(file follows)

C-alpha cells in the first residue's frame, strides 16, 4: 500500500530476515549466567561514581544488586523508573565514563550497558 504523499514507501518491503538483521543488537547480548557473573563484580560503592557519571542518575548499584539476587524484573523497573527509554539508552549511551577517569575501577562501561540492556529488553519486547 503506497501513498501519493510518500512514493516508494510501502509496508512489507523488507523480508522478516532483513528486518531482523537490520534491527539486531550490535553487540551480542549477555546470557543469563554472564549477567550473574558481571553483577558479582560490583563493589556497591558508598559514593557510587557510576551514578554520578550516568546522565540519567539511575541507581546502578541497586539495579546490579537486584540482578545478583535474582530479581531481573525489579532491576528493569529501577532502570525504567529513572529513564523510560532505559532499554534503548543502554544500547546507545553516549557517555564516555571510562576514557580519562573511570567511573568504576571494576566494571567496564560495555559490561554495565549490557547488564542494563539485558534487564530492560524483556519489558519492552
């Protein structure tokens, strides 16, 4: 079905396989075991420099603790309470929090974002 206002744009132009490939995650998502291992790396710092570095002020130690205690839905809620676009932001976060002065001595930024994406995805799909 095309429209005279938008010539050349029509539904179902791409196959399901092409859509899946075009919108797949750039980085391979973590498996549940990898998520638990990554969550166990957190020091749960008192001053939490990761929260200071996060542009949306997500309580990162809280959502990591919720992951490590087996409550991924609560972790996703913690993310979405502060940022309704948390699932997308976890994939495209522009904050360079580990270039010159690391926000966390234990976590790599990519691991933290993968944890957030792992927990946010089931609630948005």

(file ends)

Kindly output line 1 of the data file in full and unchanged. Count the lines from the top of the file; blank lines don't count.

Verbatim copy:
C-alpha cells in the first residue's frame, strides 16, 4: 500500500530476515549466567561514581544488586523508573565514563550497558 504523499514507501518491503538483521543488537547480548557473573563484580560503592557519571542518575548499584539476587524484573523497573527509554539508552549511551577517569575501577562501561540492556529488553519486547 503506497501513498501519493510518500512514493516508494510501502509496508512489507523488507523480508522478516532483513528486518531482523537490520534491527539486531550490535553487540551480542549477555546470557543469563554472564549477567550473574558481571553483577558479582560490583563493589556497591558508598559514593557510587557510576551514578554520578550516568546522565540519567539511575541507581546502578541497586539495579546490579537486584540482578545478583535474582530479581531481573525489579532491576528493569529501577532502570525504567529513572529513564523510560532505559532499554534503548543502554544500547546507545553516549557517555564516555571510562576514557580519562573511570567511573568504576571494576566494571567496564560495555559490561554495565549490557547488564542494563539485558534487564530492560524483556519489558519492552